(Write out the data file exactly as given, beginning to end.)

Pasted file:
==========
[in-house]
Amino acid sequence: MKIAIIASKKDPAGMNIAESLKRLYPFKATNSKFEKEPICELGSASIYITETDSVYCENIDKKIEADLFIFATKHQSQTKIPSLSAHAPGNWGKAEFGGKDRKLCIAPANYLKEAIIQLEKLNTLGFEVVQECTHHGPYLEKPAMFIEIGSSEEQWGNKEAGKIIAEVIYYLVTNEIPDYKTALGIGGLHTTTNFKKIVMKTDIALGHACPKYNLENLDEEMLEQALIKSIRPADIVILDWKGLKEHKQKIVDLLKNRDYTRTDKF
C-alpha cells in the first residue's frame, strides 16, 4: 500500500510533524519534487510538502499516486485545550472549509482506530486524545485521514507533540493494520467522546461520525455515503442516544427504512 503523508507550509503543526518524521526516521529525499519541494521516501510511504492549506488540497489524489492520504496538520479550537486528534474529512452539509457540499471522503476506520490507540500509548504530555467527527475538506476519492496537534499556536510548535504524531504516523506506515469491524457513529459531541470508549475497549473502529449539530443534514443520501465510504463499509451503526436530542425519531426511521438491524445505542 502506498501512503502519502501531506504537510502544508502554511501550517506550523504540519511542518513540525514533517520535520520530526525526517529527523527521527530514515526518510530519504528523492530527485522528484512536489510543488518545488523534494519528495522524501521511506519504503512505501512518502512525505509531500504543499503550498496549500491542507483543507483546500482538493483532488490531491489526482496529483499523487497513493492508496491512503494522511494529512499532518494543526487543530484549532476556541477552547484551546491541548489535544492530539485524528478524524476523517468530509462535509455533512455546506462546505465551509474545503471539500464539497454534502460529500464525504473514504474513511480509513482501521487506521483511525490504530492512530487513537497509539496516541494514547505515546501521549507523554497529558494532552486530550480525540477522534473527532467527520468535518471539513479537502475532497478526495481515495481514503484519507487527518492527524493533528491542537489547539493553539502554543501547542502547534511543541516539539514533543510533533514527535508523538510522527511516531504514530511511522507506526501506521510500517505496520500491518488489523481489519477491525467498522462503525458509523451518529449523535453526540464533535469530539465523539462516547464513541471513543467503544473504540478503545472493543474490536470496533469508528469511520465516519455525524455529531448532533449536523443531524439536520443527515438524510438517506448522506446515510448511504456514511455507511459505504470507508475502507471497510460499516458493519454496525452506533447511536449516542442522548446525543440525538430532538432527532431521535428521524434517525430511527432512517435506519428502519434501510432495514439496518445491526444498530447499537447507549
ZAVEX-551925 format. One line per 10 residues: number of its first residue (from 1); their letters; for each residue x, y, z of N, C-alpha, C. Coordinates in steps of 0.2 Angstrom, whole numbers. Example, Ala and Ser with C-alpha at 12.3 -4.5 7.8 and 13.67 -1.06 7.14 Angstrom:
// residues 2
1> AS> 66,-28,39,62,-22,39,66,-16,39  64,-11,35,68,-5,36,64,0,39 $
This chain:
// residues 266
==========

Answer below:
[in-house]
Amino acid sequence: MKIAIIASKKDPAGMNIAESLKRLYPFKATNSKFEKEPICELGSASIYITETDSVYCENIDKKIEADLFIFATKHQSQTKIPSLSAHAPGNWGKAEFGGKDRKLCIAPANYLKEAIIQLEKLNTLGFEVVQECTHHGPYLEKPAMFIEIGSSEEQWGNKEAGKIIAEVIYYLVTNEIPDYKTALGIGGLHTTTNFKKIVMKTDIALGHACPKYNLENLDEEMLEQALIKSIRPADIVILDWKGLKEHKQKIVDLLKNRDYTRTDKF
C-alpha cells in the first residue's frame, strides 16, 4: 500500500510533524519534487510538502499516486485545550472549509482506530486524545485521514507533540493494520467522546461520525455515503442516544427504512 503523508507550509503543526518524521526516521529525499519541494521516501510511504492549506488540497489524489492520504496538520479550537486528534474529512452539509457540499471522503476506520490507540500509548504530555467527527475538506476519492496537534499556536510548535504524531504516523506506515469491524457513529459531541470508549475497549473502529449539530443534514443520501465510504463499509451503526436530542425519531426511521438491524445505542 502506498501512503502519502501531506504537510502544508502554511501550517506550523504540519511542518513540525514533517520535520520530526525526517529527523527521527530514515526518510530519504528523492530527485522528484512536489510543488518545488523534494519528495522524501521511506519504503512505501512518502512525505509531500504543499503550498496549500491542507483543507483546500482538493483532488490531491489526482496529483499523487497513493492508496491512503494522511494529512499532518494543526487543530484549532476556541477552547484551546491541548489535544492530539485524528478524524476523517468530509462535509455533512455546506462546505465551509474545503471539500464539497454534502460529500464525504473514504474513511480509513482501521487506521483511525490504530492512530487513537497509539496516541494514547505515546501521549507523554497529558494532552486530550480525540477522534473527532467527520468535518471539513479537502475532497478526495481515495481514503484519507487527518492527524493533528491542537489547539493553539502554543501547542502547534511543541516539539514533543510533533514527535508523538510522527511516531504514530511511522507506526501506521510500517505496520500491518488489523481489519477491525467498522462503525458509523451518529449523535453526540464533535469530539465523539462516547464513541471513543467503544473504540478503545472493543474490536470496533469508528469511520465516519455525524455529531448532533449536523443531524439536520443527515438524510438517506448522506446515510448511504456514511455507511459505504470507508475502507471497510460499516458493519454496525452506533447511536449516542442522548446525543440525538430532538432527532431521535428521524434517525430511527432512517435506519428502519434501510432495514439496518445491526444498530447499537447507549
ZAVEX-551925 format. One line per 10 residues: number of its first residue (from 1); their letters; for each residue x, y, z of N, C-alpha, C. Coordinates in steps of 0.2 Angstrom, whole numbers. Example, Ala and Ser with C-alpha at 12.3 -4.5 7.8 and 13.67 -1.06 7.14 Angstrom:
// residues 2
1> AS> 66,-28,39,62,-22,39,66,-16,39  64,-11,35,68,-5,36,64,0,39 $
This chain:
// residues 266